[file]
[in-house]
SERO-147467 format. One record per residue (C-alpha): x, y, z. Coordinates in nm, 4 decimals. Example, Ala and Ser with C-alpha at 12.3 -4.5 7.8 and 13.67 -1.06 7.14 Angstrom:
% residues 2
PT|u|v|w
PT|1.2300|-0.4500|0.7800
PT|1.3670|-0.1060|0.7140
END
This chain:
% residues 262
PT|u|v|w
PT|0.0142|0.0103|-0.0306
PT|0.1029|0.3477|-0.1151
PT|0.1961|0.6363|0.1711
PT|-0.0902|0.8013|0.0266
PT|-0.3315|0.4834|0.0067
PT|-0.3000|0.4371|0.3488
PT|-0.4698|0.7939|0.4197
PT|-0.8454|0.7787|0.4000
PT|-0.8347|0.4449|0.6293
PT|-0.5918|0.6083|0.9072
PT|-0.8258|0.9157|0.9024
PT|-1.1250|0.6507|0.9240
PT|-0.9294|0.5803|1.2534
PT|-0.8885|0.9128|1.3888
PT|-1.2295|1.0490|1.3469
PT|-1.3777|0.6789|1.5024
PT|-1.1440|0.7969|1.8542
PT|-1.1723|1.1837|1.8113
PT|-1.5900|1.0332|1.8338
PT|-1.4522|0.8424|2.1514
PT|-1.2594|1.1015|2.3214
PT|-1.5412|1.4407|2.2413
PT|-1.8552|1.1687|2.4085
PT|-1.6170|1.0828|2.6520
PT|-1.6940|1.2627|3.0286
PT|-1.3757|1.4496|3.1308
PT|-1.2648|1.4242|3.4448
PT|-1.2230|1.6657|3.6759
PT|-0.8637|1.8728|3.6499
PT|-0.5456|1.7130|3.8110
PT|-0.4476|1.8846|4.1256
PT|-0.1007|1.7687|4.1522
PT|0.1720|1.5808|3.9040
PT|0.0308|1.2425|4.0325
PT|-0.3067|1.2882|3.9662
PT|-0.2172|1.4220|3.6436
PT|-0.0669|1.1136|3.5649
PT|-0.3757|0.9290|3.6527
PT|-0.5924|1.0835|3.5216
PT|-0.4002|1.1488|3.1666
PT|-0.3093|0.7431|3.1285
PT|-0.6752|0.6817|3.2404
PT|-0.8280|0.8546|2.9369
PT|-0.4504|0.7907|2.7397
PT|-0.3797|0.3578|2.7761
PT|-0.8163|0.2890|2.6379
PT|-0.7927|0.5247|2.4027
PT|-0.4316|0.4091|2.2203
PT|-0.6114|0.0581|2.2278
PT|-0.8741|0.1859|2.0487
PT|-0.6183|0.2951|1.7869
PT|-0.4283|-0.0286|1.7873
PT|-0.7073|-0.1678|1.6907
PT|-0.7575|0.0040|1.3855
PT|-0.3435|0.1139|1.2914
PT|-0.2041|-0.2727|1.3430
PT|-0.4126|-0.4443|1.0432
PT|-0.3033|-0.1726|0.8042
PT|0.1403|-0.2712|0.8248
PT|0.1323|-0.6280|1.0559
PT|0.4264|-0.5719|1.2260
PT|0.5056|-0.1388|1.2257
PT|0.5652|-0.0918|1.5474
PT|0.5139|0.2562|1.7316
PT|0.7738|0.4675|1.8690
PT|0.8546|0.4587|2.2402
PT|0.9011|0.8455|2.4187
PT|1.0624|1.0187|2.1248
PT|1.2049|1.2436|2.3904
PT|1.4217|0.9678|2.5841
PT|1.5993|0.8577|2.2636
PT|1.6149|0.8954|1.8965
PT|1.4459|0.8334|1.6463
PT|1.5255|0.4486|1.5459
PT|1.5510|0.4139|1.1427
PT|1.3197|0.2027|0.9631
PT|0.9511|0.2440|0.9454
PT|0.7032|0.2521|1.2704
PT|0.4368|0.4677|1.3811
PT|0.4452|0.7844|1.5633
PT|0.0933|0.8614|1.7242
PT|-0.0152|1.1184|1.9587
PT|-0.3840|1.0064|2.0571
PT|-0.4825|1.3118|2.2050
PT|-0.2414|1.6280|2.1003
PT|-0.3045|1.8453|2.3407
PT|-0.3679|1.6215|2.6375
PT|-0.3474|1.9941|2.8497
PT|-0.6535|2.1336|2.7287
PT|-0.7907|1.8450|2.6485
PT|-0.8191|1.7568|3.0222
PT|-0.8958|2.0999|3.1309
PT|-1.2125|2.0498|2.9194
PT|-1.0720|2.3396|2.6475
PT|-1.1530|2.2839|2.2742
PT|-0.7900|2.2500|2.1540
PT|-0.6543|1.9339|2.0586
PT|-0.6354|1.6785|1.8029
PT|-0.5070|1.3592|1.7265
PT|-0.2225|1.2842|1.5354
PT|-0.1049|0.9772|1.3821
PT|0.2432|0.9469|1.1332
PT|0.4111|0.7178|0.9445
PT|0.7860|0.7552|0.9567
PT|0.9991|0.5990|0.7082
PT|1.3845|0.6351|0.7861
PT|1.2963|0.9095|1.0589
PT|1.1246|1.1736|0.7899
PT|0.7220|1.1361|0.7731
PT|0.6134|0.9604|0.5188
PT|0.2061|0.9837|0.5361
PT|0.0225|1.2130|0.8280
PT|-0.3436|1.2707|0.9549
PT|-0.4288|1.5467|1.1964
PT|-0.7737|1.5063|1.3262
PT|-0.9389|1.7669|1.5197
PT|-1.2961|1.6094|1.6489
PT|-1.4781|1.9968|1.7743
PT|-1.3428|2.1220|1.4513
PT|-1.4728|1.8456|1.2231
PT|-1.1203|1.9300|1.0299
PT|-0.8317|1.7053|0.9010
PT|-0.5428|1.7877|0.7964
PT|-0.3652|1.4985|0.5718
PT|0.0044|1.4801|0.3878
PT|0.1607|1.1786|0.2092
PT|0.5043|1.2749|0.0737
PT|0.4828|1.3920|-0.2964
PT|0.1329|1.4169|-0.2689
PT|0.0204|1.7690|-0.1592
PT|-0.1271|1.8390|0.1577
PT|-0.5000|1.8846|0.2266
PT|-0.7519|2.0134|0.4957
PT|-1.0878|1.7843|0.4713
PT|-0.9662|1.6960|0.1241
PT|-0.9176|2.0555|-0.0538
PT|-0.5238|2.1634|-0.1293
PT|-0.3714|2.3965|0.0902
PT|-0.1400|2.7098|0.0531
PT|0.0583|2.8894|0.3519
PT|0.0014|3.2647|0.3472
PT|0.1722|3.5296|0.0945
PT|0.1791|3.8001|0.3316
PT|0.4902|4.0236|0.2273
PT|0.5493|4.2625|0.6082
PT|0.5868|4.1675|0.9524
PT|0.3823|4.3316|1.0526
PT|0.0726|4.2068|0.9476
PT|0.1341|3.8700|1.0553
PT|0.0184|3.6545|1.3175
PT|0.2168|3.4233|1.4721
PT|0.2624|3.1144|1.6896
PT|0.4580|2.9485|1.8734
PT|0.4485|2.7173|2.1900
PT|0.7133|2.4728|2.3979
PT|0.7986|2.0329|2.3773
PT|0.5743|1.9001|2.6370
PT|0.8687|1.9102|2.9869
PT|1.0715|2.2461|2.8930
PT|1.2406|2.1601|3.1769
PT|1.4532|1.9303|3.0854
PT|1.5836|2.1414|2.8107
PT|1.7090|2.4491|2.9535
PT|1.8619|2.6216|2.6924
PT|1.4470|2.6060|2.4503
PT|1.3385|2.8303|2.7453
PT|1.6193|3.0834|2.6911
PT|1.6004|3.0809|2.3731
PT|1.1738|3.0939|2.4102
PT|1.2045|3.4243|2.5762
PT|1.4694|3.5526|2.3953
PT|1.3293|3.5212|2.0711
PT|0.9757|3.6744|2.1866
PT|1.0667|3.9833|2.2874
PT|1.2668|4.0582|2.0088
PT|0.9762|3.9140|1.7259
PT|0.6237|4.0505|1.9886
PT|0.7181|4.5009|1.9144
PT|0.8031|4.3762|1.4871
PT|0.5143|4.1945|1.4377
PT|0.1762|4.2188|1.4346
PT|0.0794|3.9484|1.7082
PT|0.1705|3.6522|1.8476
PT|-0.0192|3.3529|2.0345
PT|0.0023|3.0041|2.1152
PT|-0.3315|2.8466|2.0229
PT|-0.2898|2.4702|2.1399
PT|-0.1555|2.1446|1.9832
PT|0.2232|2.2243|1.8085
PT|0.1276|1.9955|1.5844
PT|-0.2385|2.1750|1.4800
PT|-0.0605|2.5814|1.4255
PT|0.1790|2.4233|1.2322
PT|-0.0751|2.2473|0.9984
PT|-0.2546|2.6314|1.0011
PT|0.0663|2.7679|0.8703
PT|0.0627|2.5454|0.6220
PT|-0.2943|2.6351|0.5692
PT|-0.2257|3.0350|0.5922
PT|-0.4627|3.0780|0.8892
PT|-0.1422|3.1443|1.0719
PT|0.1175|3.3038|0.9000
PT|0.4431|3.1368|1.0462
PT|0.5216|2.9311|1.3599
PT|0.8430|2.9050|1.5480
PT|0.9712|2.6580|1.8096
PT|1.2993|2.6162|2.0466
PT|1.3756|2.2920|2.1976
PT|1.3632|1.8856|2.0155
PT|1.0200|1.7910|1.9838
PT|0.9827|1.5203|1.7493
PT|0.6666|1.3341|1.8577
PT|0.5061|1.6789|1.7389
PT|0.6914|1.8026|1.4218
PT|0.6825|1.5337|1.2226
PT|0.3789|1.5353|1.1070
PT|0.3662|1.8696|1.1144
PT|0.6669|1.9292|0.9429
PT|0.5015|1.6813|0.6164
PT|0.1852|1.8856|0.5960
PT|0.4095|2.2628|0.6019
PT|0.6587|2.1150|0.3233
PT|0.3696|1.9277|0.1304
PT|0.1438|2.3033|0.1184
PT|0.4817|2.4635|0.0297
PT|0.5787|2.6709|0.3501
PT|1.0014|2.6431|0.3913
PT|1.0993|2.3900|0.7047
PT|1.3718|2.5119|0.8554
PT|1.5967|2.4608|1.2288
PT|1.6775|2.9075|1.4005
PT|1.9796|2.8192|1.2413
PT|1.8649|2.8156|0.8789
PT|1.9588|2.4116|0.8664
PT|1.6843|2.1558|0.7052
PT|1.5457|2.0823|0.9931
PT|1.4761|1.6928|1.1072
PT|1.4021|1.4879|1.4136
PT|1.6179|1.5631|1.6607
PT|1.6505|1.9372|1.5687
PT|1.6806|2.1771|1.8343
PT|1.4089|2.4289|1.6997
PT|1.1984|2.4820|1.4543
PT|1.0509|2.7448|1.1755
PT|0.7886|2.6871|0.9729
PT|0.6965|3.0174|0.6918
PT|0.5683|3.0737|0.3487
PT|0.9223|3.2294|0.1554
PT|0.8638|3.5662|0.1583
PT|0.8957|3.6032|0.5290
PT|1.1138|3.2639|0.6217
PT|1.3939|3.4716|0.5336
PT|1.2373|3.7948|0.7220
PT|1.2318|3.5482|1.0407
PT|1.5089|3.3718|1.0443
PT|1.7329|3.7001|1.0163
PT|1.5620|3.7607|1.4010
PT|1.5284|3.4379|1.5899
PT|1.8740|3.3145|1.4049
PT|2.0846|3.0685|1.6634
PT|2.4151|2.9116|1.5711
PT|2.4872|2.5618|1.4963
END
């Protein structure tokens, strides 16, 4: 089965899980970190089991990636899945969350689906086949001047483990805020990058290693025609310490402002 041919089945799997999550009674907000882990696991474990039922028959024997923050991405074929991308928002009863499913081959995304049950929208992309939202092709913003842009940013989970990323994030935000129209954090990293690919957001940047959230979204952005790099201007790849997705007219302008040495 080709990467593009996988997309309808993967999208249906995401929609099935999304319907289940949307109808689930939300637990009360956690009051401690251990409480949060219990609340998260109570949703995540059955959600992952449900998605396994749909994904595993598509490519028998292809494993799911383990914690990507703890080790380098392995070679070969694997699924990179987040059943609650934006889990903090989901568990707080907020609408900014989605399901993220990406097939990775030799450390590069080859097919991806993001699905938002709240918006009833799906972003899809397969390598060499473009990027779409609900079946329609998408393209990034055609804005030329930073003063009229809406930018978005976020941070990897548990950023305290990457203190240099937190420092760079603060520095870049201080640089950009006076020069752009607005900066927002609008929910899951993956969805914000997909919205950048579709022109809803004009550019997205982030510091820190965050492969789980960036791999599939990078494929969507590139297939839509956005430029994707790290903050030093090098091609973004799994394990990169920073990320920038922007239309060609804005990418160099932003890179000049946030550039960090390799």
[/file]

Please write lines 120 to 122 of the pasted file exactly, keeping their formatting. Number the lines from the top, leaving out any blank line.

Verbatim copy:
PT|0.6134|0.9604|0.5188
PT|0.2061|0.9837|0.5361
PT|0.0225|1.2130|0.8280